4. That non-State torture perpetrated by non-State actors, pimps and johns in this specific situation, requires a Criminal Code amendment has been Linda and my goal since 1993. 1993 was the year we first listened to a woman’s severe suffering and flashbacks.  Since then, staying present for hours with women who process their flashbacks takes us into the reality that there are those among us who act with intentional brutality.  The torturers’ cruel energy and pleasure at inflicting sexualized brutality is expressed and felt as these accompany flashbacks. Even as I write to you my feelings of their brutal coldness returns creating in me a bone-marrow chill that came when staying present with women’s suffering flashbacks.  The United Nations uses the word human “evil” when referring to torture victimization—it is the only word that comes close to describing the feelings.  Staying present as women describe their destruction, their terrifying and horrifying sense of being treated as an “ìt” or beyond it-ism treated as “a nothing” is being witness to their life-threatening dehumanizing torture ordeals.  Such non-State torture ordeals must not continue to be legally invisibilized, misnamed as an assault, or dismissed by saying only State actors will be held criminally accountable for torturing.  It is wrong that non-State torturers’ intentional and purposeful destruction of women and girls prostituted is not distinctly criminalized in Canada.  Torture is a jus cogens crime. It is an universal human right that no one be subjected to torture that must be protected under all circumstances—this must include women and girls—all persons—who have endured non-State torture in prostitution.
 
5. Since Linda and my specific recommendation for the inclusion of non-State torture in Bill C-36 by amending section 269.1 on torture in the Criminal Code could not be tabled I am asking for you assistance to help us find other opportunities for proposing such an amendment to section 269.1 on torture in the Criminal Code of Canada.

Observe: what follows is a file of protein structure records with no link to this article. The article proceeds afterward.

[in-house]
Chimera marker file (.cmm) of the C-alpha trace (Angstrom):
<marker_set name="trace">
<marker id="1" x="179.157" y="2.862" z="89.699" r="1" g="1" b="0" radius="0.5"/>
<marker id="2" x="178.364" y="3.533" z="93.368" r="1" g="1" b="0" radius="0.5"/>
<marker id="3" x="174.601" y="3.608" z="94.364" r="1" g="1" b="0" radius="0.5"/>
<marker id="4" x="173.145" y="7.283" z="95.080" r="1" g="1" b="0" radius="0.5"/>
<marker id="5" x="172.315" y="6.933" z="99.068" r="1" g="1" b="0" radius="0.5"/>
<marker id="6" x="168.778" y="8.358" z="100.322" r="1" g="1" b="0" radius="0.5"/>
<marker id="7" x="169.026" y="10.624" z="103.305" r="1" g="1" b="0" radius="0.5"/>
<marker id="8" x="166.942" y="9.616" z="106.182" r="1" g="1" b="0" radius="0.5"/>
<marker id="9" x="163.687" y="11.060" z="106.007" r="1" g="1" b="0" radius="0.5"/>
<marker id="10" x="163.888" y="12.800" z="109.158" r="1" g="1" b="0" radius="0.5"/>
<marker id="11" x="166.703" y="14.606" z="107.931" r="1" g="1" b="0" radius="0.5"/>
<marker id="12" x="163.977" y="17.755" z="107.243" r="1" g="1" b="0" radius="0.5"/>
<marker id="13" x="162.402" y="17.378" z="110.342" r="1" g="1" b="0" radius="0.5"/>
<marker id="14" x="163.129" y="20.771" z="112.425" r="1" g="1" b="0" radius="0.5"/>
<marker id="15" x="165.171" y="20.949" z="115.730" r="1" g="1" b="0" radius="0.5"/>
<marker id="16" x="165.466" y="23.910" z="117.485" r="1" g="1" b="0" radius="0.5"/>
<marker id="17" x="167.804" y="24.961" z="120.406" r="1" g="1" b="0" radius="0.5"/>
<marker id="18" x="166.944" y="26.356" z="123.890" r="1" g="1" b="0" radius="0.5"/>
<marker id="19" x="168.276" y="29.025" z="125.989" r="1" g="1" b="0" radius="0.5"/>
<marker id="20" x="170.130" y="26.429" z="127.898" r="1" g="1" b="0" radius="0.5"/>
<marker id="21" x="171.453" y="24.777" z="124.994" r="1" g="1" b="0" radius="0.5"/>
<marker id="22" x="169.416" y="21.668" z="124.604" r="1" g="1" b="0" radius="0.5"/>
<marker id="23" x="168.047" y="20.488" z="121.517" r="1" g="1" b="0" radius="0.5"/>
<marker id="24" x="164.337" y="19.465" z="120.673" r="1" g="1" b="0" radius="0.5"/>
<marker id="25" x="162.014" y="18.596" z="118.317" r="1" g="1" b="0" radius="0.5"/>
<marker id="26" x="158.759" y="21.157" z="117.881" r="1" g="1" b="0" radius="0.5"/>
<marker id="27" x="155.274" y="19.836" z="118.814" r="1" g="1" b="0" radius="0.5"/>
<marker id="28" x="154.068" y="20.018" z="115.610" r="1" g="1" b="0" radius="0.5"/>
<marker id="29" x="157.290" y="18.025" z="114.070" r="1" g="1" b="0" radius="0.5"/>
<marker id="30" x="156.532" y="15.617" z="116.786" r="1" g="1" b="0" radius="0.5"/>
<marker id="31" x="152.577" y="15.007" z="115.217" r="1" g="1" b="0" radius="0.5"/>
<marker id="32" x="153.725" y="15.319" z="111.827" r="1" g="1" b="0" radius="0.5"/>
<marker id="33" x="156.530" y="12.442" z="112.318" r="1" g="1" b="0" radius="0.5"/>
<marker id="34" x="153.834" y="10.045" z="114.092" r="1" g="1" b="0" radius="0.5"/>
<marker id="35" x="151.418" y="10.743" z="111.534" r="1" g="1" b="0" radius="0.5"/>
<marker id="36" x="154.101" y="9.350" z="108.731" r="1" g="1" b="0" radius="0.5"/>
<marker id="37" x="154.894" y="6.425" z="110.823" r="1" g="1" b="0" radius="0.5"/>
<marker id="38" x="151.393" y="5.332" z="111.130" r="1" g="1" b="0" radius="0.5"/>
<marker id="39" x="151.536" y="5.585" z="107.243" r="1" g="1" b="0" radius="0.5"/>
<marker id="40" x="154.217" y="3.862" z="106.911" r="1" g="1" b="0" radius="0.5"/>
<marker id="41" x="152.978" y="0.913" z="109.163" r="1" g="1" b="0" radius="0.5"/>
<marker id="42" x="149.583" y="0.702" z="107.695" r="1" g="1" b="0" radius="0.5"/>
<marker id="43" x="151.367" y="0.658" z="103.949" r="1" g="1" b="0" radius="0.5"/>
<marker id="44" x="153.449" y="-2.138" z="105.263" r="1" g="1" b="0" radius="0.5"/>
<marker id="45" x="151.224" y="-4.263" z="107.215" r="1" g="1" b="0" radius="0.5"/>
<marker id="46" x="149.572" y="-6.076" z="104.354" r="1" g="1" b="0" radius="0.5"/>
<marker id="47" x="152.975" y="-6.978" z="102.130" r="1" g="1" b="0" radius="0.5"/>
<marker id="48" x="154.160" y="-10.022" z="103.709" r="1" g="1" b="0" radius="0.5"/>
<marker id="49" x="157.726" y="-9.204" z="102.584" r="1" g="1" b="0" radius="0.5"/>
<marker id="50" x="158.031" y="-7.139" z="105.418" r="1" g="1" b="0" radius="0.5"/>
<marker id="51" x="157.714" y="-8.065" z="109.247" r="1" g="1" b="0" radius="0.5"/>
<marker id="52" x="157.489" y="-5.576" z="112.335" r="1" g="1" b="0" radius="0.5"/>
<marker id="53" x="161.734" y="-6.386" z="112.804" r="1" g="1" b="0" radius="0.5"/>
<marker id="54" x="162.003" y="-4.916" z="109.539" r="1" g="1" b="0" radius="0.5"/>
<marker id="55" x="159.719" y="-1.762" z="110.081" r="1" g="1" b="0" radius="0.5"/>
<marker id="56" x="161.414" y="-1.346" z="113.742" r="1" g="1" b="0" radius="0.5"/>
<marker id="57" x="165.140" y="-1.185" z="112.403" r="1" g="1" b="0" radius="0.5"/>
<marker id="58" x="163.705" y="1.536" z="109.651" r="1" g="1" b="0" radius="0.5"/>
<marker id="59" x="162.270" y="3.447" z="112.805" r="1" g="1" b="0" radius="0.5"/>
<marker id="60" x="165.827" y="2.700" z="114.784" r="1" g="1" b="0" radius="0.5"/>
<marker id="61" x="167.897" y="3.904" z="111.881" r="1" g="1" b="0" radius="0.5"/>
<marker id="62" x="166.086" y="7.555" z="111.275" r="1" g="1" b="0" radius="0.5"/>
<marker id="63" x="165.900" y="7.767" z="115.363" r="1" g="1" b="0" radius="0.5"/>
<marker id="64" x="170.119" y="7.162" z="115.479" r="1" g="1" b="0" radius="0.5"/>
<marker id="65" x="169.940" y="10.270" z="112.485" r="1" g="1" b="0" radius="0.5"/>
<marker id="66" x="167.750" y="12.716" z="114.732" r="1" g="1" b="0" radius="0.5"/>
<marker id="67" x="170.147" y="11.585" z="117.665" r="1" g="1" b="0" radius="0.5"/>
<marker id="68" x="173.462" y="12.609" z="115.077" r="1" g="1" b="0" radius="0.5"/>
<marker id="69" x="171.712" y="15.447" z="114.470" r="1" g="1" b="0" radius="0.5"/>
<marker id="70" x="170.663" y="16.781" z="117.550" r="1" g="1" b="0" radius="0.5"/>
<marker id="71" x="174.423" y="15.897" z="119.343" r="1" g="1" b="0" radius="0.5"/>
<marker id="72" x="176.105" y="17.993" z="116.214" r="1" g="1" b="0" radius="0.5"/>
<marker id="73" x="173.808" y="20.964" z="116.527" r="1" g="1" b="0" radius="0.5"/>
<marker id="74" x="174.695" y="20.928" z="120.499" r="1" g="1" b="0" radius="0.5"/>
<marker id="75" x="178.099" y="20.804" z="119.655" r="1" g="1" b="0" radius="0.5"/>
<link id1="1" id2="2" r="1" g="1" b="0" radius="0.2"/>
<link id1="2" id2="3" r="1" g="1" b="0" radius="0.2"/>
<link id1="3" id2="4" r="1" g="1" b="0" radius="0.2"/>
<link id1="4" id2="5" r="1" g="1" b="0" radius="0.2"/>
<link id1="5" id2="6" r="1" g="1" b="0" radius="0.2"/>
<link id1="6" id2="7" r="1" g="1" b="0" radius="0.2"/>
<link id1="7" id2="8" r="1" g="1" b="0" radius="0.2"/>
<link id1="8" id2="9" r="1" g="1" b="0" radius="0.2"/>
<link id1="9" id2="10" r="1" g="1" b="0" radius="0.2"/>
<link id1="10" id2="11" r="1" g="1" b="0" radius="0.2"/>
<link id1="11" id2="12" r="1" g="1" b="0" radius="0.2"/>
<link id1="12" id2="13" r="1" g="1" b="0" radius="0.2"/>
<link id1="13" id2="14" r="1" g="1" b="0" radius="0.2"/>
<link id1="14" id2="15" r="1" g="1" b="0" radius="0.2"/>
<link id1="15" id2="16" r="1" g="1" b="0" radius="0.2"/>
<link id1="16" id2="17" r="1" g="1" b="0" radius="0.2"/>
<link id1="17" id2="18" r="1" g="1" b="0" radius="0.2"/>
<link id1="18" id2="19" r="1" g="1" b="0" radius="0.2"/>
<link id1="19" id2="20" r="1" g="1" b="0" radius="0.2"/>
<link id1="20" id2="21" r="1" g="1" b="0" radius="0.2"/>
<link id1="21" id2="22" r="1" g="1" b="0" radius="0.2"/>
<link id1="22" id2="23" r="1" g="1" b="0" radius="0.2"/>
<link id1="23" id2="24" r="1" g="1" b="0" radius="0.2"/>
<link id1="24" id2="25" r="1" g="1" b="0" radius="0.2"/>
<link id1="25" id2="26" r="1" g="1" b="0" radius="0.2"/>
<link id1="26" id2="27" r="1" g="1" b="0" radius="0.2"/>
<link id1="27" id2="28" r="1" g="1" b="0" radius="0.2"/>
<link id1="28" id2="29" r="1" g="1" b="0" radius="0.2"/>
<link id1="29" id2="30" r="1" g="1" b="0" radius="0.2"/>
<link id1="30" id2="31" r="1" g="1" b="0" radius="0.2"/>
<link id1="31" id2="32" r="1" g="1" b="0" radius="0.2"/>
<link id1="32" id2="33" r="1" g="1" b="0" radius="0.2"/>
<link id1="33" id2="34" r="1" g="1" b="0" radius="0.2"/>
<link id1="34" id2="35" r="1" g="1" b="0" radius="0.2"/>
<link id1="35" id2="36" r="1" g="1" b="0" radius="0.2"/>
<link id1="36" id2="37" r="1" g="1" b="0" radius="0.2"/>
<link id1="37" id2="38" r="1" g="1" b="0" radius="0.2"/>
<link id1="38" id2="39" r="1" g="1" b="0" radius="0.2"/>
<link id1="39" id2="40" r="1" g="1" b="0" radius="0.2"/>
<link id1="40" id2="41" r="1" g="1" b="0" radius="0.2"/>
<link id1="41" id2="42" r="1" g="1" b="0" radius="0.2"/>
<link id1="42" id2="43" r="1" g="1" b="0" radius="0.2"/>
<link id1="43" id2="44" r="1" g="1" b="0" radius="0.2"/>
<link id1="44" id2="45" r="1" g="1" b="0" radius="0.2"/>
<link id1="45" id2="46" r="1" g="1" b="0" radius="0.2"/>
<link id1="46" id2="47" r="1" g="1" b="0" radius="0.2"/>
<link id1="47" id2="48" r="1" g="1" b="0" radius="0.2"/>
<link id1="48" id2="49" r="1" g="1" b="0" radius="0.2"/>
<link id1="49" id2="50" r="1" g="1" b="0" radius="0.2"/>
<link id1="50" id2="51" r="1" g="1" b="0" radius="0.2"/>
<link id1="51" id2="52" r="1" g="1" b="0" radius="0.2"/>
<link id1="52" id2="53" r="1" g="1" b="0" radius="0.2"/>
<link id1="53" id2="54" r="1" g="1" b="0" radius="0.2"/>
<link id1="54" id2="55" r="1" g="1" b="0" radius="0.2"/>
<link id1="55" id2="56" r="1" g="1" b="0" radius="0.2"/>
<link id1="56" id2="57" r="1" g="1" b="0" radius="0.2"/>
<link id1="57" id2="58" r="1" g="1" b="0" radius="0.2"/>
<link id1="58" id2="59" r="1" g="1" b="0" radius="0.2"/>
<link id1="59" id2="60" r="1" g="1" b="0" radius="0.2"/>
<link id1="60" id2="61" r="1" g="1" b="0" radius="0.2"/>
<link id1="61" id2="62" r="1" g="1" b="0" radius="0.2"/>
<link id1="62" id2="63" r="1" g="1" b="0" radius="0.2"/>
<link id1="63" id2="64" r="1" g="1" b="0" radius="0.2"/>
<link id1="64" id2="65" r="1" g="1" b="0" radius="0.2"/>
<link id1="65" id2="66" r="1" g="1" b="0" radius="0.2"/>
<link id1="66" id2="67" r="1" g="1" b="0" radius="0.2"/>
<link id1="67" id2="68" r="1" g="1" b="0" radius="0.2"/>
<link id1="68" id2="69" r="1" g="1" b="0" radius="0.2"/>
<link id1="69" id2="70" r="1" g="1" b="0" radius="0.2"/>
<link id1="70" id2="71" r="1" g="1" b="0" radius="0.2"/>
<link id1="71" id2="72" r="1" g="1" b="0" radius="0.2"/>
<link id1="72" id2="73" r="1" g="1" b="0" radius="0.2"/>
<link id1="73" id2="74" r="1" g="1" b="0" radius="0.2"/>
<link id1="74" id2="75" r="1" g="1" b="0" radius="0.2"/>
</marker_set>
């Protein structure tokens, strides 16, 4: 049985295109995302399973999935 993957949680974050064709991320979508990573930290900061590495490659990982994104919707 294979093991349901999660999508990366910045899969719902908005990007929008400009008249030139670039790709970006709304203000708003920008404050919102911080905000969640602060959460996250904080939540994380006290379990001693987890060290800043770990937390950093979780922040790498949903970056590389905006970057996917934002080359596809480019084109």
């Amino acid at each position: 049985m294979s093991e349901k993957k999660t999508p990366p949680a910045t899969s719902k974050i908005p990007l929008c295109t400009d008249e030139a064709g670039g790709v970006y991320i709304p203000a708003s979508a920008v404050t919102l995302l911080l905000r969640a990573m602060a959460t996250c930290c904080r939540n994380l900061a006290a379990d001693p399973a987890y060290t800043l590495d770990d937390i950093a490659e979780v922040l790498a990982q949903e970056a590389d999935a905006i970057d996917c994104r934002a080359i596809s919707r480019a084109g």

In closing, I specifically repeat my sincere thank you to each of you for hearing and acknowledging that non-State torture happens to women and girls, including as young as toddlers, who are forcedly pimped and trafficked into prostitution.  Linda and I have been working so very hard to find ways to make within our culture an inclusive social and legal space for the women we have come to know so well and for others so tortured. Women often tell us they feel like aliens because of the painful social exclusion they experience because their torture victimization is not socially, culturally, relationally, or legally acknowledged.  This needs to change if our humanity is to progress.

Sincerely,
Jeanne Sarson
October 5, 2014
www.nonstatetorture.org



Tags:
Category: , Criminal Code,

Jeanne Sarson

As a writer my focus is on sharing the supportive and research work that began for Linda and I in August of 1993 when a woman ‘introduced’ us to the reality of the torture victimization she suffered, that was inflicted by private individuals or ‘non-state actors’. Linda and I hold a relational feminist and human rights perspective so my writings reflect this position, as does the editing that Linda and I do. Being entrusted with person’s victimization knowledge and healing work our goal also includes sharing their voices in our articles. Without this participatory partnership we could not break the global patriarchal socio-cultural resistance that has silenced the existence of the many forms of non-state torture (NST) victimization that can be/are inflicted from birth. Writings share our wisdom and focuses on gaining the human rights of victimized persons not to be subjected to torture, and to assert the necessity that NST must be specifically and distinctly criminalized in all nations on this planet.


Comments

Leave a Reply